- Security TWENTY
- Women in Security
The ICO intends to fine Facebook a maximum £500,000 for two breaches of the Data Protection Act 1998. The UK data protection regulator is investigating use of data analytics in political campaigns. In March 2017, the ICO began looking into whether personal data had been misused by campaigns on both sides of the referendum on membership of the EU. In May it began an investigation that included political parties, data analytics companies and major social media platforms.
Facebook, with Cambridge Analytica, has been the focus of the investigation since February when evidence emerged that an app had been used to harvest the data of 50 million Facebook users across the world. This is now estimated at 87 million. The ICO concluded that Facebook contravened the law by failing to safeguard people’s information. It also found that the company failed to be transparent about how people’s data was harvested by others.
Information Commissioner Elizabeth Denham said: “We are at a crossroads. Trust and confidence in the integrity of our democratic processes risk being disrupted because the average voter has little idea of what is going on behind the scenes. New technologies that use data analytics to micro-target people give campaign groups the ability to connect with individual voters. But this cannot be at the expense of transparency, fairness and compliance with the law.
Christopher Littlejohns, EMEA manager at software security company Synopsys, said “The intended £500K fine imposed on Facebook for the Cambridge Analytica scandal is a salutary lesson to companies operating within the European region. The underlying contraventions are considered by regulatory authorities to be on the top end of the scale of violations of data privacy. Should this or a similarly grave issue happen now, fines within the new GDPR regime could easily cost Facebook $100’s of Millions of Dollars of revenue.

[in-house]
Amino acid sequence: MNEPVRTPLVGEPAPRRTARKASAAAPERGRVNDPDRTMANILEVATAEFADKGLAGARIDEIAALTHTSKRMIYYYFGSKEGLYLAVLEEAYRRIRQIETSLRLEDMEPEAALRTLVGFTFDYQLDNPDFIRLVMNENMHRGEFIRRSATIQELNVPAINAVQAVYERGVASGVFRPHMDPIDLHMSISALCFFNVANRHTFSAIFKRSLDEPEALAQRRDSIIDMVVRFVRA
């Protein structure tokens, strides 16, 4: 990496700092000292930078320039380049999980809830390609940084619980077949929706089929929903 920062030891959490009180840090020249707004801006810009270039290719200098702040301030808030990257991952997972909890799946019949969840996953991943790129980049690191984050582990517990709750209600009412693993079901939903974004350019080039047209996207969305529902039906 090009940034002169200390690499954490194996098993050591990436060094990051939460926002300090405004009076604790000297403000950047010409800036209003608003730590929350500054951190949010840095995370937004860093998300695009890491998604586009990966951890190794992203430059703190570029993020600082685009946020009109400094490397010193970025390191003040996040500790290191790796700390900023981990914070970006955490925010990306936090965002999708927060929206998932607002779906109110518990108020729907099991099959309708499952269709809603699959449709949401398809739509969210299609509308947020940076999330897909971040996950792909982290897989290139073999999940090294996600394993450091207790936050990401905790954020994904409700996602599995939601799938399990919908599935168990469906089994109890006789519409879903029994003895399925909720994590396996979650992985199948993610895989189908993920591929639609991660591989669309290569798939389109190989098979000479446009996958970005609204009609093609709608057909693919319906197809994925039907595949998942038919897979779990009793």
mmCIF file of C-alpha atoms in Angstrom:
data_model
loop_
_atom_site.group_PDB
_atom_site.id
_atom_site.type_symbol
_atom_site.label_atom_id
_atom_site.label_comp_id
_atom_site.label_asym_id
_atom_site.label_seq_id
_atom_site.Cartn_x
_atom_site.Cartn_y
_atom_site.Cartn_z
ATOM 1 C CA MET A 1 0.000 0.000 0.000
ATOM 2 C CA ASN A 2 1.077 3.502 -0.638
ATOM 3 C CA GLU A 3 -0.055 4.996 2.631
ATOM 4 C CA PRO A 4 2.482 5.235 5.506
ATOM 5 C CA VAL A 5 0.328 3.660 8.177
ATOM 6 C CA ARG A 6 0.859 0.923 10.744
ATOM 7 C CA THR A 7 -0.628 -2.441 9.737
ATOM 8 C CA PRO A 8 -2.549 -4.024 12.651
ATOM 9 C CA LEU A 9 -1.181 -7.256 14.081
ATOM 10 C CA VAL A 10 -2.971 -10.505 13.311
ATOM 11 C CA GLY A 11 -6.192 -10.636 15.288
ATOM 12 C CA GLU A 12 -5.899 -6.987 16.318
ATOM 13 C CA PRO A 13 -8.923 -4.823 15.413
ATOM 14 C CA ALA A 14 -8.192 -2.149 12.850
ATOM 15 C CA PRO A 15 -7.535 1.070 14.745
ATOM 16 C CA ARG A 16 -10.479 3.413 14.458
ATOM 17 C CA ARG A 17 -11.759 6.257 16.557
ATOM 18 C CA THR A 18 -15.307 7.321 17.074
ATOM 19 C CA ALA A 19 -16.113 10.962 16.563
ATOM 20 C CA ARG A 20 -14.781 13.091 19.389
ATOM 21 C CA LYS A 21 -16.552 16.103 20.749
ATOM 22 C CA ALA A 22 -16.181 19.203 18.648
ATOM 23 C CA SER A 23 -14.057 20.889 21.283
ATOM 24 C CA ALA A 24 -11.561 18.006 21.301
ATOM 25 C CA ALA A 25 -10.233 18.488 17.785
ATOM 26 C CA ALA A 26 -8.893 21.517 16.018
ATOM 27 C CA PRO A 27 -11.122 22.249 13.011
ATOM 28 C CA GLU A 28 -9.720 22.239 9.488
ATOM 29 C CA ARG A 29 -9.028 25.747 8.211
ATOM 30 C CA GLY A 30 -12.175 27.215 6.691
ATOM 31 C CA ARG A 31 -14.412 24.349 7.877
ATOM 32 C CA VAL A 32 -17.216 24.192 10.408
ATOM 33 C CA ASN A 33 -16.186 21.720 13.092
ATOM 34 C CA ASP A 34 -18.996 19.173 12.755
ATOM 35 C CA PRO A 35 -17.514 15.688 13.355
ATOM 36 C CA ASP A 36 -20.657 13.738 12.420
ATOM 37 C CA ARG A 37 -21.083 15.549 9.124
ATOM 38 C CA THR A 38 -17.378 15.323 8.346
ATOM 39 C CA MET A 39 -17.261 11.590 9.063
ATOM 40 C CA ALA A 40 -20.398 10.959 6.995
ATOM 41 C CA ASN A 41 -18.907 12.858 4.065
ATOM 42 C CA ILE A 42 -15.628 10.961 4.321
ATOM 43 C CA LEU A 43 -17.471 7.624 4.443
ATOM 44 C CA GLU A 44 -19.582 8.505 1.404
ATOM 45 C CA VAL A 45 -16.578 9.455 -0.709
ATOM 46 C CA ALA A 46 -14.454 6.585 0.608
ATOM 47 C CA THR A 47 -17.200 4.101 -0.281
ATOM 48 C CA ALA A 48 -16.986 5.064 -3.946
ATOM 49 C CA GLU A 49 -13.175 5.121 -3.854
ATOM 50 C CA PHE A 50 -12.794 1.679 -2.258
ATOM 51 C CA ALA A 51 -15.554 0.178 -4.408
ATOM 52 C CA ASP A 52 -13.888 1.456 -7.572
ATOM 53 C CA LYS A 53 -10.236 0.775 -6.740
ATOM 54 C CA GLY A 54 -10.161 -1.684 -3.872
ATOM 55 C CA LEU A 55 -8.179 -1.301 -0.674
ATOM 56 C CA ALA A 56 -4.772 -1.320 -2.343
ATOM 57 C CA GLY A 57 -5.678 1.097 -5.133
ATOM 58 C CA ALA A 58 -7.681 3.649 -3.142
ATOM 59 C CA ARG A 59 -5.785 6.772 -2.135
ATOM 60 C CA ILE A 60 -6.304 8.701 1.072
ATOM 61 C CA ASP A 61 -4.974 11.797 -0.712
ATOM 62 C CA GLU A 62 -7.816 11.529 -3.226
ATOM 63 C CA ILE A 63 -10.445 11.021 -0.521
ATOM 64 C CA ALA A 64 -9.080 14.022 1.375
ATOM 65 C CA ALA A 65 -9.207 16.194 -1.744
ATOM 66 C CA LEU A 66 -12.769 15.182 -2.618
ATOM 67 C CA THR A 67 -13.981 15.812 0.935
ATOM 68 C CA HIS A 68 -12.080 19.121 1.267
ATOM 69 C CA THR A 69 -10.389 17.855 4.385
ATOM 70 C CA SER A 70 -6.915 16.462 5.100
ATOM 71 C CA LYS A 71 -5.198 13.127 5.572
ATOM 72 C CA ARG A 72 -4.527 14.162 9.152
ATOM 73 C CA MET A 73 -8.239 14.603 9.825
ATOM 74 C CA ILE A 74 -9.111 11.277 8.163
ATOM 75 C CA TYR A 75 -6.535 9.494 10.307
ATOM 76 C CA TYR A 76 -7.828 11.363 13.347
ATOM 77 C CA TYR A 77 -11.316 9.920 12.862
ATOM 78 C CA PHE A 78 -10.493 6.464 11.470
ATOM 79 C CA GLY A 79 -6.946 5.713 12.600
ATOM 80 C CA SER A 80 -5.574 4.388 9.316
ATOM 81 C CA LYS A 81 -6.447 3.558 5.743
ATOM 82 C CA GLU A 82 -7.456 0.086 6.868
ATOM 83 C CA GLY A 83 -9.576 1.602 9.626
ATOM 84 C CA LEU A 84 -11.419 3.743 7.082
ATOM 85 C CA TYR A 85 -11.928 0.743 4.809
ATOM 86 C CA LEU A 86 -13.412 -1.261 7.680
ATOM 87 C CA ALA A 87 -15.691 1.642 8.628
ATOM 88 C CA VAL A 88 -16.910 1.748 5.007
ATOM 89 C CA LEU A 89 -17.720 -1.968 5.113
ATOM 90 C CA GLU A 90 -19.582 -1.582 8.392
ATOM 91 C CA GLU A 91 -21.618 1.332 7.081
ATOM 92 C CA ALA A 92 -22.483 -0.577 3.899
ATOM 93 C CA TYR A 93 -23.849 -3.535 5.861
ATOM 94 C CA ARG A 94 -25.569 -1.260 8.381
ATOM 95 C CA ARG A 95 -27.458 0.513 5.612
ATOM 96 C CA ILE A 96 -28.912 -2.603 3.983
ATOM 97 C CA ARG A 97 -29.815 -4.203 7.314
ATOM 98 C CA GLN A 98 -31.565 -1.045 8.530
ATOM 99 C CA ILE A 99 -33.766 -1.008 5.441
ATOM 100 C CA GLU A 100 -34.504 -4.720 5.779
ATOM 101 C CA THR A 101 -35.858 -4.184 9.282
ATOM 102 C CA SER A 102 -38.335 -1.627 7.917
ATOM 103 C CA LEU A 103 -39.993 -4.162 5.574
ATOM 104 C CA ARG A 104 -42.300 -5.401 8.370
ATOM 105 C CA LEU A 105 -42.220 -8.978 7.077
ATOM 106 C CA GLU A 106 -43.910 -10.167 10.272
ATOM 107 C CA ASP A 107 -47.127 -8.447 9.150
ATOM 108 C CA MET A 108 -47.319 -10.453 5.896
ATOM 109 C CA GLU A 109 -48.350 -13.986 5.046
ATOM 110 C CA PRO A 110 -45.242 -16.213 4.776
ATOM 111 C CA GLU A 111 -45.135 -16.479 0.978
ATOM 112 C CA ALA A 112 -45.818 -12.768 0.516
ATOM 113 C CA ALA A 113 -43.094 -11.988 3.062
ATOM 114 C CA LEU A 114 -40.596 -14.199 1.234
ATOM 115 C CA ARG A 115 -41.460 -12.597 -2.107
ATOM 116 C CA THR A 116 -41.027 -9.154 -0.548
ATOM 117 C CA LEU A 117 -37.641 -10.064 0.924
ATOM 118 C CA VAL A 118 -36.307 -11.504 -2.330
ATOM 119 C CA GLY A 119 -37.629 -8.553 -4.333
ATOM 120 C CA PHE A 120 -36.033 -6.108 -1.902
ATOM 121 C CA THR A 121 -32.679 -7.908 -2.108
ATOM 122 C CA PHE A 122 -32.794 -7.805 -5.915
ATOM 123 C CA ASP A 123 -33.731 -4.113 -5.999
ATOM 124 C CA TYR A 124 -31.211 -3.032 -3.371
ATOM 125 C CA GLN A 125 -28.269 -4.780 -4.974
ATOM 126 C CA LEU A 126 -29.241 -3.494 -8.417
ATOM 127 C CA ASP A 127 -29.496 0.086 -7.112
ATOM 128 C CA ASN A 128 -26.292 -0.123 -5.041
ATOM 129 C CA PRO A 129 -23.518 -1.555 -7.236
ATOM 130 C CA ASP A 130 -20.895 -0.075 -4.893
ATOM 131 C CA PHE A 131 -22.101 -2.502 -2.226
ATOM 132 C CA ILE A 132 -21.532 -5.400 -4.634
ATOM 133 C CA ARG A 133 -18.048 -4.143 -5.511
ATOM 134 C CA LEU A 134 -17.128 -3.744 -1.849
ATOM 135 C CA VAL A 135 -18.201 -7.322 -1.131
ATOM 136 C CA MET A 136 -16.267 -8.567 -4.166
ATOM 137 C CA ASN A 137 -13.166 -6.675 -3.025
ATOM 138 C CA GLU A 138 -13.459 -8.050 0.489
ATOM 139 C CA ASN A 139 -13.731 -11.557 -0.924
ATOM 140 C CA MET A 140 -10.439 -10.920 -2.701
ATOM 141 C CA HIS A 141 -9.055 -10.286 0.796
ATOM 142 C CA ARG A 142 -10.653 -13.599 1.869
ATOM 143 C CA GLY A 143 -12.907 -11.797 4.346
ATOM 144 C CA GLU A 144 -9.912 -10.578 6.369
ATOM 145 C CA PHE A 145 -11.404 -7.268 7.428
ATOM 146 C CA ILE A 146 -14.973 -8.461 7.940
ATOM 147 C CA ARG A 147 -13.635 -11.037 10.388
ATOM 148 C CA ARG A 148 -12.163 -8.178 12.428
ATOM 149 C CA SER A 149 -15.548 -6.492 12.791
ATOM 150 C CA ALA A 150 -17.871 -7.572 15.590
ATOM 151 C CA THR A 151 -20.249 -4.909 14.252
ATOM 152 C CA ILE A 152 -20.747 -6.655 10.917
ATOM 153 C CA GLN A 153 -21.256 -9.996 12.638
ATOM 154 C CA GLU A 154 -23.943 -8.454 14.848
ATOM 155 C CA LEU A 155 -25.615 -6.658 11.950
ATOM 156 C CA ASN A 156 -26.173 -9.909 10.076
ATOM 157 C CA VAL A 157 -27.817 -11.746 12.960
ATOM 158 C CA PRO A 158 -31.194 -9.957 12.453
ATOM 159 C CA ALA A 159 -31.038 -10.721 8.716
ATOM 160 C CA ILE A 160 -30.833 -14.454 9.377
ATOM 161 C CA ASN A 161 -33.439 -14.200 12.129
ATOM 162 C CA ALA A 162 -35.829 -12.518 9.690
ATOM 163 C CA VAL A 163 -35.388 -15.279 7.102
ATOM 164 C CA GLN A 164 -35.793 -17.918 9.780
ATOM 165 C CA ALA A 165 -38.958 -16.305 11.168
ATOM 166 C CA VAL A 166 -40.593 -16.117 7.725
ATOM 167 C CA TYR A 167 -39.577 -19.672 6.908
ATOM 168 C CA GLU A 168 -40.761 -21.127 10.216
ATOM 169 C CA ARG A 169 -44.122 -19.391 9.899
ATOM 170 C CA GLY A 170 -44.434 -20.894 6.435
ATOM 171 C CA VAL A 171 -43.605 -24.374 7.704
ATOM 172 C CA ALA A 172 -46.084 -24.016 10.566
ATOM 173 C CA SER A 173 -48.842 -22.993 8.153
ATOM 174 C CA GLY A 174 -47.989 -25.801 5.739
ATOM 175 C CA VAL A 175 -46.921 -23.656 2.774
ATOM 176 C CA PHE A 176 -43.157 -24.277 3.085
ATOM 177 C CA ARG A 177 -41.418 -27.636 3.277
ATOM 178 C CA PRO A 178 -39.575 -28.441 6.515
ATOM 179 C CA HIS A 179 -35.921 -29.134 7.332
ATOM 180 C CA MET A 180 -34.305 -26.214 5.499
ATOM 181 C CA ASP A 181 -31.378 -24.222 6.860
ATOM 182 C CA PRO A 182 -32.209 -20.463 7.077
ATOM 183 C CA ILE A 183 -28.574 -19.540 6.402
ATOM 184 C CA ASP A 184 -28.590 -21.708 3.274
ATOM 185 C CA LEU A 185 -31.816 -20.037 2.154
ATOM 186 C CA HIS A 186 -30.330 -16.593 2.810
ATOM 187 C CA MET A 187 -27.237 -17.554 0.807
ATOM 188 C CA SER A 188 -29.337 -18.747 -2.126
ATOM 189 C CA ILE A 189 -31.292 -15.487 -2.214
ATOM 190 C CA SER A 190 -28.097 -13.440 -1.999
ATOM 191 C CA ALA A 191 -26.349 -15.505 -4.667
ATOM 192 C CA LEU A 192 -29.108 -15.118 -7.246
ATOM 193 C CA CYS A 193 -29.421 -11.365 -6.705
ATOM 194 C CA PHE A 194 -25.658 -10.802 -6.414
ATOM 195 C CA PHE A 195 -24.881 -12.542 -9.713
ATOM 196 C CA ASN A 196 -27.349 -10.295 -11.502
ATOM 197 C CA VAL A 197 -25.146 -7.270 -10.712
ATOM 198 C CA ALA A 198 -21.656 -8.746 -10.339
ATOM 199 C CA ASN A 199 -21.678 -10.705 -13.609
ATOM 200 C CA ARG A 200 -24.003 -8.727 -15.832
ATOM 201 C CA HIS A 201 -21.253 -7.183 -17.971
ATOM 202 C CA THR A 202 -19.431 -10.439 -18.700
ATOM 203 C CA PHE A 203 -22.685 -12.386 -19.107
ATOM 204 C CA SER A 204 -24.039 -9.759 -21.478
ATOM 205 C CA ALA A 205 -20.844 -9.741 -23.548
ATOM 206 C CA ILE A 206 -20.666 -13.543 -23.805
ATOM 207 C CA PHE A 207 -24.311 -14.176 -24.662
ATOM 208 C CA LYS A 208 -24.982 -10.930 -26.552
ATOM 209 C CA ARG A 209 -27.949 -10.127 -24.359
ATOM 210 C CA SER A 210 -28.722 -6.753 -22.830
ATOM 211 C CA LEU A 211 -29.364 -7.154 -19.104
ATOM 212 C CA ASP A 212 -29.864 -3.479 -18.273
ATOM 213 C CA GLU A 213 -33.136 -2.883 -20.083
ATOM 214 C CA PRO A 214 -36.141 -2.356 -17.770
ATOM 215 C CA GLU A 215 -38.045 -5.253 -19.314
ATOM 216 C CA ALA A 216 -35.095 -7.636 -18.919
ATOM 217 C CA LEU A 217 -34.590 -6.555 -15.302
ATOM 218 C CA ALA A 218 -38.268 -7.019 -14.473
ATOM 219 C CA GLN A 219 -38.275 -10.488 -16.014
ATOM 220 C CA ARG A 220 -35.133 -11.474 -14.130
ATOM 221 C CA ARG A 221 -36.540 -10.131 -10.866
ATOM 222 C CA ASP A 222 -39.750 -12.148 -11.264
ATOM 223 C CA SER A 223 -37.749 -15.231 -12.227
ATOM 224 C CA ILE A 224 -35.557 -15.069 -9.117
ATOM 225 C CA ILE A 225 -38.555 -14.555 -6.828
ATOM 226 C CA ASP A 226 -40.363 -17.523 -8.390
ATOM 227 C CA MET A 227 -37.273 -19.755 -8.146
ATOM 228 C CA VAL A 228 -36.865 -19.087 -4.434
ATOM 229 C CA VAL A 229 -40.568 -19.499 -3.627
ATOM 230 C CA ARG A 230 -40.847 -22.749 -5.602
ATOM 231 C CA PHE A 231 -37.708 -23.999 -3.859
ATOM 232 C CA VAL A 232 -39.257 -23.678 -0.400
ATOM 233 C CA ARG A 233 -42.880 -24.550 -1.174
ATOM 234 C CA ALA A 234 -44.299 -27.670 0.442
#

“Such fines are potentially so large they can significantly affect operating margin, and ultimately share prices of large companies. Personal data collectors and aggregators are particularly at risk to these issues, due to the scale and value of the data they collect; and consequently should be extremely vigilant and diligent in their custodianship of such data.
“Companies that do not undertake effective risk analysis, data privacy management, ongoing diligence, and open communication with users and authorities when breaches occur will potentially face severe business impediments at best, and existential threats at worst.”
And Rachel Aldighieri, MD of the DMA (Direct Marketing Association) said: “This is the first time the ICO has said it will issue the maximum fine available to it under the Data Protection Act 1998, which only goes to show the significance and potential impact to consumer privacy the regulator believes is involved in this case. The news of the intention to fine Facebook comes from a detailed update from the regulator on its ongoing investigation into the use of data analytics in political campaigns, so while there may some time to go until the penalties are finalised the intent from the ICO is clear. It’s encouraging to see the ICO is also not allowing Cambridge Analytica, and its associated businesses, to avoid justice through insolvency and it will still be holding the senior management of these businesses to account.
“Under the new GDPR regulations, brought into UK law in the recent Data Protection Act 2018 that came into force on 25 May, the penalties available to the ICO could have been even more severe – 4pc of an organisation’s global annual turnover or €20m, whichever is higher. However, the potential impact of data breaches and privacy concerns like this go far beyond the monetary penalties, the long-term effects on customer trust, share price and public perception of breaking the law could be even more damaging in the long run.
“All businesses must be upfront and transparent about how they collect and use their customers’ data. The benefits of sharing data must also be clear and the consumers must be in control. We know people want this – recent DMA research found 88pc of people in the UK want more transparency around how their data is used. We outline how businesses can do this in our own Code, which calls for all DMA UK members to be accountable for how they use personal data. This is a key challenge that all businesses need to address if they are to build trust with consumers and long-term relationships that can benefit both the business and the customer.”